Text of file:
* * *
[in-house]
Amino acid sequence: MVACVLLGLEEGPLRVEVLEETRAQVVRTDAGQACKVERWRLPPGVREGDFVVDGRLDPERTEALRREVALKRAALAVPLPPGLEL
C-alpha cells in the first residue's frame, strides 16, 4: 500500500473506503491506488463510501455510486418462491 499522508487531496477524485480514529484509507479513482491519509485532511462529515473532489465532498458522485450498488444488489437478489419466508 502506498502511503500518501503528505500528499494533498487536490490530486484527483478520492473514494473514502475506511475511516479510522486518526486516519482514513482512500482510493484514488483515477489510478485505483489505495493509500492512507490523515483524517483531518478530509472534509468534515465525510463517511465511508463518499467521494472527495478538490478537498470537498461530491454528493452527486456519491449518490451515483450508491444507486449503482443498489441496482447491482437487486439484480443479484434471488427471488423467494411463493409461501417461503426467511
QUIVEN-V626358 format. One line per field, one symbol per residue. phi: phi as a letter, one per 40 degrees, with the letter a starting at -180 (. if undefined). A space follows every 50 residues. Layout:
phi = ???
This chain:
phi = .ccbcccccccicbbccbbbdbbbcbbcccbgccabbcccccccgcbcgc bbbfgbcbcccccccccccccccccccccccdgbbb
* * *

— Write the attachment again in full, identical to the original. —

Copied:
[in-house]
Amino acid sequence: MVACVLLGLEEGPLRVEVLEETRAQVVRTDAGQACKVERWRLPPGVREGDFVVDGRLDPERTEALRREVALKRAALAVPLPPGLEL
C-alpha cells in the first residue's frame, strides 16, 4: 500500500473506503491506488463510501455510486418462491 499522508487531496477524485480514529484509507479513482491519509485532511462529515473532489465532498458522485450498488444488489437478489419466508 502506498502511503500518501503528505500528499494533498487536490490530486484527483478520492473514494473514502475506511475511516479510522486518526486516519482514513482512500482510493484514488483515477489510478485505483489505495493509500492512507490523515483524517483531518478530509472534509468534515465525510463517511465511508463518499467521494472527495478538490478537498470537498461530491454528493452527486456519491449518490451515483450508491444507486449503482443498489441496482447491482437487486439484480443479484434471488427471488423467494411463493409461501417461503426467511
QUIVEN-V626358 format. One line per field, one symbol per residue. phi: phi as a letter, one per 40 degrees, with the letter a starting at -180 (. if undefined). A space follows every 50 residues. Layout:
phi = ???
This chain:
phi = .ccbcccccccicbbccbbbdbbbcbbcccbgccabbcccccccgcbcgc bbbfgbcbcccccccccccccccccccccccdgbbb